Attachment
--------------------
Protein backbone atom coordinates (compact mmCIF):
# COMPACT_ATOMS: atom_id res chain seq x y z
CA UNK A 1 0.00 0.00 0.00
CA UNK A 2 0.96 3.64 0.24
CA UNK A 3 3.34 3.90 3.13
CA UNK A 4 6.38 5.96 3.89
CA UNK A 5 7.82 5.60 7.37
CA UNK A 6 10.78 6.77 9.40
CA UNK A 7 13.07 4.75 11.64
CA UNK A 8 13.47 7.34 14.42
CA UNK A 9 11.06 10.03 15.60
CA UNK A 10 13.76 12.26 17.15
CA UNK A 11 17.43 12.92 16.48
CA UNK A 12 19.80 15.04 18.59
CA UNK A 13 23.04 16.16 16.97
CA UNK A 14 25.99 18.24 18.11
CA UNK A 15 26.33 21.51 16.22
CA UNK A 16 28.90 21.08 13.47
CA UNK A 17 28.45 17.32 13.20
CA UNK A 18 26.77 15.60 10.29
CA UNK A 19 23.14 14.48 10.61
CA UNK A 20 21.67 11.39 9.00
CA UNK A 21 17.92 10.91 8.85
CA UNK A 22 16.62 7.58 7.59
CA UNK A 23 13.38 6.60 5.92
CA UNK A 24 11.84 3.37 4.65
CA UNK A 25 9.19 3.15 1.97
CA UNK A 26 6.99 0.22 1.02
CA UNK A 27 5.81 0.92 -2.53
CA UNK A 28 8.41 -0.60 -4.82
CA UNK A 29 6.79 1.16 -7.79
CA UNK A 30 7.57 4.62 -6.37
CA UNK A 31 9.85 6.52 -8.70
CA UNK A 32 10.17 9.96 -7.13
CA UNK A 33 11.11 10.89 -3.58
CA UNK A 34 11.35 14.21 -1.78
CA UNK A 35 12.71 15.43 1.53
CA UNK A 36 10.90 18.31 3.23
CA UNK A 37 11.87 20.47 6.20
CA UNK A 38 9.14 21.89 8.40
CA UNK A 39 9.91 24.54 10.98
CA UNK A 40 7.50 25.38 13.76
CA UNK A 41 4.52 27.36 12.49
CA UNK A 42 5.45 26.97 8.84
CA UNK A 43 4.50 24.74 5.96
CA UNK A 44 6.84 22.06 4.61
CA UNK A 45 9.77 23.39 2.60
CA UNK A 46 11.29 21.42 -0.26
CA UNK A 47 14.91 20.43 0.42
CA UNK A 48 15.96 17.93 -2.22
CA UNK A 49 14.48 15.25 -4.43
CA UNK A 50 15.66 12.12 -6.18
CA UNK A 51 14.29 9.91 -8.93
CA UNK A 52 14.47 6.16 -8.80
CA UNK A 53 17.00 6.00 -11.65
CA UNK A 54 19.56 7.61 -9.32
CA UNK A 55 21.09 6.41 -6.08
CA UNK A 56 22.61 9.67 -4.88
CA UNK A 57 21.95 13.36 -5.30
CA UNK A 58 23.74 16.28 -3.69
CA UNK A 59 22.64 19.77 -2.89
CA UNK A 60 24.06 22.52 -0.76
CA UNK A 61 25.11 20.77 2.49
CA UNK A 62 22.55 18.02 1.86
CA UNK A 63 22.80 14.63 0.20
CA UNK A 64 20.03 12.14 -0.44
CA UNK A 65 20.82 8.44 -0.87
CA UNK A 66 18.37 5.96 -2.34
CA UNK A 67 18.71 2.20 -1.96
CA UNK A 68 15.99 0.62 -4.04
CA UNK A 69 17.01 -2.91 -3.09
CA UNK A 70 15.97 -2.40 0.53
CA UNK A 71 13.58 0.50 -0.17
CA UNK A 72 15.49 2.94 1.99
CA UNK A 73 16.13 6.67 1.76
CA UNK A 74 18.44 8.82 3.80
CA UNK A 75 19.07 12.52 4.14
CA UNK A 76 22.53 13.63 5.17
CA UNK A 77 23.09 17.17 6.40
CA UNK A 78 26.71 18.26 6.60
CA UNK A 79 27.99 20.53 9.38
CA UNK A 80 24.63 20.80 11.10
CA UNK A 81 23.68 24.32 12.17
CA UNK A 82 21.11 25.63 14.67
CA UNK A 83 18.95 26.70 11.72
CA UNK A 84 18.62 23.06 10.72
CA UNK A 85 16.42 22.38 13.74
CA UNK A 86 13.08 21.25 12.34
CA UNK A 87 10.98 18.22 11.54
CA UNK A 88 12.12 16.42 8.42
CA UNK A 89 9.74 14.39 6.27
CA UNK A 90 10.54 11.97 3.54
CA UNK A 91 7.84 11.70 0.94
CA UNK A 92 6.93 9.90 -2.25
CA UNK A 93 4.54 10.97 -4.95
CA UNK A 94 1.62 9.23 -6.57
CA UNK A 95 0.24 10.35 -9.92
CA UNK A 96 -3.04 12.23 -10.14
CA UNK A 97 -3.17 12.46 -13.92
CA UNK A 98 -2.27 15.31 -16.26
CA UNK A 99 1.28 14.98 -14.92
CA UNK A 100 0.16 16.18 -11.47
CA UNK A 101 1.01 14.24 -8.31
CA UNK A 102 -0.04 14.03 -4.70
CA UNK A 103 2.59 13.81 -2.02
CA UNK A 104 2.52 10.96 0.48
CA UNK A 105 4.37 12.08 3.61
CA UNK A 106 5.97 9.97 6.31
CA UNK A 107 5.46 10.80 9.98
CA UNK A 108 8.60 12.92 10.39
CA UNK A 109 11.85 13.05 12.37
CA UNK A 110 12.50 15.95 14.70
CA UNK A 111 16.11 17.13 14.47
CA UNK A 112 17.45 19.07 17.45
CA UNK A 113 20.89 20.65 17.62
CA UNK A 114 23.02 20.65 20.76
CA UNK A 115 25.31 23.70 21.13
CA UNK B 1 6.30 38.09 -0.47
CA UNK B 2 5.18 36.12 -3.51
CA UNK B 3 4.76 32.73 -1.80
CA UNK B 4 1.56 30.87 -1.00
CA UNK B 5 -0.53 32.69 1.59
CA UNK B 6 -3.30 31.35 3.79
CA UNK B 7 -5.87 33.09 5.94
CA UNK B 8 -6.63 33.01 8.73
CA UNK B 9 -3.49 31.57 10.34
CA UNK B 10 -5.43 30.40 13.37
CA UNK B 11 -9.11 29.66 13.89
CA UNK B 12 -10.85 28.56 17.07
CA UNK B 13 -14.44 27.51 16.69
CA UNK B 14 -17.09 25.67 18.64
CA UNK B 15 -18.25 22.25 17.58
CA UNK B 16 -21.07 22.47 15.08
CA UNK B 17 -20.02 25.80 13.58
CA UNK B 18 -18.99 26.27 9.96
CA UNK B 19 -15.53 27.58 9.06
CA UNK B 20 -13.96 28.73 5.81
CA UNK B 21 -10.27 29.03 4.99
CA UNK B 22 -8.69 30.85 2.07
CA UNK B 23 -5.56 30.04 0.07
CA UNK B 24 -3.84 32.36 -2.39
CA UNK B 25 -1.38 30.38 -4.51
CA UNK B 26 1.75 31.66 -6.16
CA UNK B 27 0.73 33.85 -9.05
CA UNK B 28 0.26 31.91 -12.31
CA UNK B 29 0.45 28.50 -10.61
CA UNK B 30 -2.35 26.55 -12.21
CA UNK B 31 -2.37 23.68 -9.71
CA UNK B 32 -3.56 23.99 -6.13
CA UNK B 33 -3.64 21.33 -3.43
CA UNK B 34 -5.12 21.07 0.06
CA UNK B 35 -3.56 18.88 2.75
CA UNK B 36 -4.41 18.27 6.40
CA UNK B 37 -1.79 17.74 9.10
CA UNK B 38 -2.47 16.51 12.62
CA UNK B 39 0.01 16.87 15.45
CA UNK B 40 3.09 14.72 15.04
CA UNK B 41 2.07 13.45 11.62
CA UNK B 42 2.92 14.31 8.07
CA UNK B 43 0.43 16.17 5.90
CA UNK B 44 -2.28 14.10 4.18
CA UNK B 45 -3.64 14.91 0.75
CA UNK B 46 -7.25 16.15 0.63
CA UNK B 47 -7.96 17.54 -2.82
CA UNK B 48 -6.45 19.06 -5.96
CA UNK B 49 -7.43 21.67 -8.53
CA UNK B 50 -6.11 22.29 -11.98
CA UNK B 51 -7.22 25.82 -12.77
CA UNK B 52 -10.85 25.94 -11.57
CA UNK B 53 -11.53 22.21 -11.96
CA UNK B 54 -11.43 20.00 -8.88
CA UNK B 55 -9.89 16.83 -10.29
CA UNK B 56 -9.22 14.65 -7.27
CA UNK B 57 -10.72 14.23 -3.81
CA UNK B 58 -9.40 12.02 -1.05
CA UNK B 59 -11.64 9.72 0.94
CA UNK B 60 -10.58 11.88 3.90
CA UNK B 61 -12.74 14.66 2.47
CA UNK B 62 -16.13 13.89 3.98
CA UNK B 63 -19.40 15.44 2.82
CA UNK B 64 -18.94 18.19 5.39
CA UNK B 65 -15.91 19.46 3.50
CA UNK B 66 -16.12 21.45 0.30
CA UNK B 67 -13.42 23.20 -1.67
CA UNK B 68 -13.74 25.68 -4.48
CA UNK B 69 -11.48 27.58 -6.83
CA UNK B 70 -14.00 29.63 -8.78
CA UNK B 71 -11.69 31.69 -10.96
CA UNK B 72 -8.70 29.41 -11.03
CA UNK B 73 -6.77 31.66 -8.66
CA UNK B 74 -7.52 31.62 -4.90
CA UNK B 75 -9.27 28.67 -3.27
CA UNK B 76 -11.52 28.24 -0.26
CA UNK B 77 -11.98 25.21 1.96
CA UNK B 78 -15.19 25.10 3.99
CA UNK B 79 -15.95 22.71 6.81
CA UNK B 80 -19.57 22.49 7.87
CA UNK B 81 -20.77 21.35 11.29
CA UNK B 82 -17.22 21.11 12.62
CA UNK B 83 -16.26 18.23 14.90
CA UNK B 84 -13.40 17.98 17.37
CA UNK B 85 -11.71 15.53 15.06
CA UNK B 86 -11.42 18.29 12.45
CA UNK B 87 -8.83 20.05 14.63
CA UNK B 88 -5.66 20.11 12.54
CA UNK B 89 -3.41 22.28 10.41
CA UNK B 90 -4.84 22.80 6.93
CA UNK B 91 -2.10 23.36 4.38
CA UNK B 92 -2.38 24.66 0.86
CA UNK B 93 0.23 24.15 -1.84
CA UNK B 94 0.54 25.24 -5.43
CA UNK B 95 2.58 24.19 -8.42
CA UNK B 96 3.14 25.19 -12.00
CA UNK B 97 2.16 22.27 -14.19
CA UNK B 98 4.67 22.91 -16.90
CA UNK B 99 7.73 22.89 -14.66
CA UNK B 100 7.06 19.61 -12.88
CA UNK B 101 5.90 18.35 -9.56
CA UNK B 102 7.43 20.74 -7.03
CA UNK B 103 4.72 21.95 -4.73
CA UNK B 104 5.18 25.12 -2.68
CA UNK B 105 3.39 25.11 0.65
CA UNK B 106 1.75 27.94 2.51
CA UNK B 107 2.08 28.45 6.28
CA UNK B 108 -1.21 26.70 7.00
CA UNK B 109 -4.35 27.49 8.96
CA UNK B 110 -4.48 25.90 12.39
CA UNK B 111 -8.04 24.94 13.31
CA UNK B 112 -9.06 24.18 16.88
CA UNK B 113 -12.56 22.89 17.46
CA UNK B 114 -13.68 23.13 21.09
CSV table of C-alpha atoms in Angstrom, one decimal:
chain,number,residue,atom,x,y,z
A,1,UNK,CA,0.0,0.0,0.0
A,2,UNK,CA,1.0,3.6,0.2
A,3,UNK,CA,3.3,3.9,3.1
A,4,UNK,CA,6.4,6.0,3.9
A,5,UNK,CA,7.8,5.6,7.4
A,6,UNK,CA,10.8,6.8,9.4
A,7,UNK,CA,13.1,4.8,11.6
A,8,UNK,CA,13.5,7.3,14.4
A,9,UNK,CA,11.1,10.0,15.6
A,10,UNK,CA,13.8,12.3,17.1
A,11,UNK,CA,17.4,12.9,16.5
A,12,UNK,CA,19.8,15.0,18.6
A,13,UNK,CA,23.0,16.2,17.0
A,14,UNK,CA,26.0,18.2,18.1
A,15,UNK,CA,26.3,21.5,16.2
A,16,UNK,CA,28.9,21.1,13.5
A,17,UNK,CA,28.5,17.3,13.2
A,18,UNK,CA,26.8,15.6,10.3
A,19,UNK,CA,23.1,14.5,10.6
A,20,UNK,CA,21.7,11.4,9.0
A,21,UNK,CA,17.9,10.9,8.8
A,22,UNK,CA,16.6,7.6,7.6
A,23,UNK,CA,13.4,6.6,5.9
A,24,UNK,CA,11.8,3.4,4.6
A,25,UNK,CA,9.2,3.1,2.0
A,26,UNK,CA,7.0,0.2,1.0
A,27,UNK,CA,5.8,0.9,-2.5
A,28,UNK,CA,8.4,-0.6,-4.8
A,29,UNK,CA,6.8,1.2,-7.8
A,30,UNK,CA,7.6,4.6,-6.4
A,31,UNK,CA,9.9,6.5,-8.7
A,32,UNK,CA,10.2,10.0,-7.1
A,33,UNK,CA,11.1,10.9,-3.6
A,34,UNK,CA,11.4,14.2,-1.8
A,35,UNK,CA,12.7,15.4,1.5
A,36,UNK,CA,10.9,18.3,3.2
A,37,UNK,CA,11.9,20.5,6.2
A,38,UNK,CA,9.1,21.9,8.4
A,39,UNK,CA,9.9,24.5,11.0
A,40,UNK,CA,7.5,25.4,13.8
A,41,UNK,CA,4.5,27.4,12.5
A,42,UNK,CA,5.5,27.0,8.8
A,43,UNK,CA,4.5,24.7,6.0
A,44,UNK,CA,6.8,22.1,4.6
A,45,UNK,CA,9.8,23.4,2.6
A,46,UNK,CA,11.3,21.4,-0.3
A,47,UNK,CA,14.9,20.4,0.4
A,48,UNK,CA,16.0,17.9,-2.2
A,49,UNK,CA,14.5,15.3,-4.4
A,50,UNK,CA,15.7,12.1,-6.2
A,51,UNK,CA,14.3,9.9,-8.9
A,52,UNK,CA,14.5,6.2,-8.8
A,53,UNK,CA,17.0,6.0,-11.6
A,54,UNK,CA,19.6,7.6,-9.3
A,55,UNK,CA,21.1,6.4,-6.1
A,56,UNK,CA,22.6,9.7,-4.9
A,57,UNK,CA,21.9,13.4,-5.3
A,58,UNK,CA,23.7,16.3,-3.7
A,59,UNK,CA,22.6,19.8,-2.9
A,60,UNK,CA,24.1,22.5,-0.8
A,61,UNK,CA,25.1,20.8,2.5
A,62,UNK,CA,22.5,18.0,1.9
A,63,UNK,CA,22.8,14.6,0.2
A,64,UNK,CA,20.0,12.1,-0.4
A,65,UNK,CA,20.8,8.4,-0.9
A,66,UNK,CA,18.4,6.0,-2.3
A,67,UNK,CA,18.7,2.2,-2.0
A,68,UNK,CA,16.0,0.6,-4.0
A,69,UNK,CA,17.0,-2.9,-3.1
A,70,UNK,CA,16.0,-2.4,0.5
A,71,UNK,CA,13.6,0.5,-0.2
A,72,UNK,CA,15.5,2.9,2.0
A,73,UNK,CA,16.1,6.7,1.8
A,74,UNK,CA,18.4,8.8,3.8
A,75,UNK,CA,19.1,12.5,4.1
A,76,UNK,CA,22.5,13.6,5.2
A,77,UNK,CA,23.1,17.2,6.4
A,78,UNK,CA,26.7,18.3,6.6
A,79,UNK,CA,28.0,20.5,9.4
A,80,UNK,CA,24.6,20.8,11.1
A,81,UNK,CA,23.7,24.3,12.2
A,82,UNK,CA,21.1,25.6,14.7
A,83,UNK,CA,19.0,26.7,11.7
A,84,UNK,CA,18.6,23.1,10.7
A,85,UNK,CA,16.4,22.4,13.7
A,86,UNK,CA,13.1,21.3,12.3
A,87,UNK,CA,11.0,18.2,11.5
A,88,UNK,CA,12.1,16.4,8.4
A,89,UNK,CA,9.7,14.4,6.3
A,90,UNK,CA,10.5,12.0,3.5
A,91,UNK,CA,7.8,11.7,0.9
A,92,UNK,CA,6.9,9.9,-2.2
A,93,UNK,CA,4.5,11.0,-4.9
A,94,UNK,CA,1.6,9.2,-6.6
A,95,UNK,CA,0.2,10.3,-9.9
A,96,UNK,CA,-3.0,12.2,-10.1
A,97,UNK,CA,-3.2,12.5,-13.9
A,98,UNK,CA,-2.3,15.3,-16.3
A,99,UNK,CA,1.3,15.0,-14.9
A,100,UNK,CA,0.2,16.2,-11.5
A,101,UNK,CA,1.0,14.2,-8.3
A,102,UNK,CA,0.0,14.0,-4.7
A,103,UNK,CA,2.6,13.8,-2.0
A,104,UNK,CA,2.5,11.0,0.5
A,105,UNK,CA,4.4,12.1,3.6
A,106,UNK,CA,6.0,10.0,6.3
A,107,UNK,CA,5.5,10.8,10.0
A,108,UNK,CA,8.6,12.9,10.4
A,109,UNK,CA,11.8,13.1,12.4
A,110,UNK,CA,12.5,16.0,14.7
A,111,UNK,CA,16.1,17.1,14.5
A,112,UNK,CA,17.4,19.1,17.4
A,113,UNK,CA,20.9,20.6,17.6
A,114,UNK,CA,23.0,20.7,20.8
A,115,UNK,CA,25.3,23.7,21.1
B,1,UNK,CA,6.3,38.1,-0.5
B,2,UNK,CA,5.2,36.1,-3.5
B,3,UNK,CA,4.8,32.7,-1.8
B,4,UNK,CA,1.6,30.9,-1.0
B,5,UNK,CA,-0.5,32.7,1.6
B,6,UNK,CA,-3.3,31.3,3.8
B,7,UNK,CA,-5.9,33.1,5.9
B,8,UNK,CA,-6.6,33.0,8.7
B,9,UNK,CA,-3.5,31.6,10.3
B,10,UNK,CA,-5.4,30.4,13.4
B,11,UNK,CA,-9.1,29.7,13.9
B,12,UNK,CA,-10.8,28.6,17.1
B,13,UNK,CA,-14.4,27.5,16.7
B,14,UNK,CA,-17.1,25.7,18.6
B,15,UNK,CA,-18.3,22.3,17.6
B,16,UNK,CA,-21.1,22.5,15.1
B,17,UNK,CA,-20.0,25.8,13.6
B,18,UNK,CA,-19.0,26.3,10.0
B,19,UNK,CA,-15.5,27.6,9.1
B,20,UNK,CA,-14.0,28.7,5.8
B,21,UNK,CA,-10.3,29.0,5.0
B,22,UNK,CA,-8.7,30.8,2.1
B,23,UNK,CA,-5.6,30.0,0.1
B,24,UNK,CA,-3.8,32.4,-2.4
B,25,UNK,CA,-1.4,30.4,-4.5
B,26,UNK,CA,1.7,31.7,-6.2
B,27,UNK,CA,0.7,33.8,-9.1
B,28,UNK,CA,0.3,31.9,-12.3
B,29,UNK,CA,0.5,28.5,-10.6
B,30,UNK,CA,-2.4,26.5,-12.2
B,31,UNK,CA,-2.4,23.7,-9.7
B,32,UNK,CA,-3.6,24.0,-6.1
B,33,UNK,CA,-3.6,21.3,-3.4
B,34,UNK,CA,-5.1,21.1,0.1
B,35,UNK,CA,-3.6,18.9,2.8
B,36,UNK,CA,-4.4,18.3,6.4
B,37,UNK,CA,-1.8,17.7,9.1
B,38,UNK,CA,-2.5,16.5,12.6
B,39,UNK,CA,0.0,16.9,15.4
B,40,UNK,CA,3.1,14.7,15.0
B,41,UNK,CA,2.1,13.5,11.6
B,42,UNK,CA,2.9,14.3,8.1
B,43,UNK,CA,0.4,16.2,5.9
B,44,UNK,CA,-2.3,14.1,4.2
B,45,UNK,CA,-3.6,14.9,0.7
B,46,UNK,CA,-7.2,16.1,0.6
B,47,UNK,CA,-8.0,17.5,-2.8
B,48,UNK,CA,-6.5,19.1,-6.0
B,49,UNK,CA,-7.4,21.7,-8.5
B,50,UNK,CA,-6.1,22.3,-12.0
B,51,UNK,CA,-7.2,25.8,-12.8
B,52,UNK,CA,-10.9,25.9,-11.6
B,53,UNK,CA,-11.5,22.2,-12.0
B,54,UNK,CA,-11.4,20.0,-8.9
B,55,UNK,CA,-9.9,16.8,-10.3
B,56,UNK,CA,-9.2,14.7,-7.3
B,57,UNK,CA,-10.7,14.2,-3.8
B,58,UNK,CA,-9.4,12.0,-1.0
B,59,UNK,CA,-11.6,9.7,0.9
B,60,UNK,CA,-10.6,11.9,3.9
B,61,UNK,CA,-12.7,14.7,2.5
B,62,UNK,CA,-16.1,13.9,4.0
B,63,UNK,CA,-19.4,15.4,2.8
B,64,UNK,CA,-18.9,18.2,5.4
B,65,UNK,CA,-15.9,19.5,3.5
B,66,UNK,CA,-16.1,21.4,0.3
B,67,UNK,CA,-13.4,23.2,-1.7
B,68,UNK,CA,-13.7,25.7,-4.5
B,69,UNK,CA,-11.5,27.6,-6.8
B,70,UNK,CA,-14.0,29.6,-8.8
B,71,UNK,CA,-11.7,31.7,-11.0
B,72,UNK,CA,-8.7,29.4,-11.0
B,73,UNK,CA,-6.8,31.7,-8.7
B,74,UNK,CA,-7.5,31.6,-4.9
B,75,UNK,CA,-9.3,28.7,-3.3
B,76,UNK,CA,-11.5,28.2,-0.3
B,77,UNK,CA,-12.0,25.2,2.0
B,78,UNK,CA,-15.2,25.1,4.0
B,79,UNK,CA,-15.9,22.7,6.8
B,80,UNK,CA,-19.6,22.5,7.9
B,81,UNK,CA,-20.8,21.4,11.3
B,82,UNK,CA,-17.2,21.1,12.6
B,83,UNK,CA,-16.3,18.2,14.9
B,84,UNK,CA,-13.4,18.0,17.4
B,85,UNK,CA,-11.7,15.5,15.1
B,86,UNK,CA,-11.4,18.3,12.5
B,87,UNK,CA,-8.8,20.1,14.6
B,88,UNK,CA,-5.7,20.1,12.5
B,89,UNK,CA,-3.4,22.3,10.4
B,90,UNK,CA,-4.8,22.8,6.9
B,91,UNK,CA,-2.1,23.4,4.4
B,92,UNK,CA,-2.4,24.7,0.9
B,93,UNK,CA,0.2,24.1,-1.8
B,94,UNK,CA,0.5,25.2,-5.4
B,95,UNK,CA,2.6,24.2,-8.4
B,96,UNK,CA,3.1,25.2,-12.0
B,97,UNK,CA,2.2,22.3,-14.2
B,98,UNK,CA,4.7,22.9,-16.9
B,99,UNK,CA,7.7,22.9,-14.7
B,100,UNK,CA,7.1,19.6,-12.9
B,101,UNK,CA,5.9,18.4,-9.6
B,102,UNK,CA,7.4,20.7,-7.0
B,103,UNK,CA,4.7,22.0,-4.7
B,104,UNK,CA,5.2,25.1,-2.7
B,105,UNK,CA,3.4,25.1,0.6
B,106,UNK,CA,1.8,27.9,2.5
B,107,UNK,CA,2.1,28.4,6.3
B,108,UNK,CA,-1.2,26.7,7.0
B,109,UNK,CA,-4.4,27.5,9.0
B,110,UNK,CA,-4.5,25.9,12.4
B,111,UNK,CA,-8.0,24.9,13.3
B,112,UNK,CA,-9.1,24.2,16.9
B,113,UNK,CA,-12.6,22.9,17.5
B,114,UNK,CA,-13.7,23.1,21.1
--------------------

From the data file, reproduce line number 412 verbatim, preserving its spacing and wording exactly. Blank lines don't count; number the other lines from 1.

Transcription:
B,64,UNK,CA,-18.9,18.2,5.4